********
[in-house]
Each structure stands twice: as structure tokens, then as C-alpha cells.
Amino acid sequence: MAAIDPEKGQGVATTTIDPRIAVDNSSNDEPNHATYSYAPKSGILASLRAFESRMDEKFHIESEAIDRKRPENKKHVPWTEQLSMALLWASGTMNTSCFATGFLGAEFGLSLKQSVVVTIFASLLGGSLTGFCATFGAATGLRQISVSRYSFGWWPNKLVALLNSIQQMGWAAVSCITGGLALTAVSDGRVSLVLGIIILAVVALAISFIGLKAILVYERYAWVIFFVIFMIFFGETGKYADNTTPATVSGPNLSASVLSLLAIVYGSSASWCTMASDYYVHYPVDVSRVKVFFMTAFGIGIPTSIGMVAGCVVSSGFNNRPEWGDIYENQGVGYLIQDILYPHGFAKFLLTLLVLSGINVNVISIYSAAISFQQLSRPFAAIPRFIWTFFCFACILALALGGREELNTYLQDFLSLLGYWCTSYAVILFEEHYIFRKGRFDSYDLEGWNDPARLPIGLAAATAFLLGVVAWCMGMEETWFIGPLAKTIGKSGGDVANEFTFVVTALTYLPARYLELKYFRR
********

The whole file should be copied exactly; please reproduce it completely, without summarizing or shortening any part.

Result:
[in-house]
Each structure stands twice: as structure tokens, then as C-alpha cells.
Amino acid sequence: MAAIDPEKGQGVATTTIDPRIAVDNSSNDEPNHATYSYAPKSGILASLRAFESRMDEKFHIESEAIDRKRPENKKHVPWTEQLSMALLWASGTMNTSCFATGFLGAEFGLSLKQSVVVTIFASLLGGSLTGFCATFGAATGLRQISVSRYSFGWWPNKLVALLNSIQQMGWAAVSCITGGLALTAVSDGRVSLVLGIIILAVVALAISFIGLKAILVYERYAWVIFFVIFMIFFGETGKYADNTTPATVSGPNLSASVLSLLAIVYGSSASWCTMASDYYVHYPVDVSRVKVFFMTAFGIGIPTSIGMVAGCVVSSGFNNRPEWGDIYENQGVGYLIQDILYPHGFAKFLLTLLVLSGINVNVISIYSAAISFQQLSRPFAAIPRFIWTFFCFACILALALGGREELNTYLQDFLSLLGYWCTSYAVILFEEHYIFRKGRFDSYDLEGWNDPARLPIGLAAATAFLLGVVAWCMGMEETWFIGPLAKTIGKSGGDVANEFTFVVTALTYLPARYLELKYFRR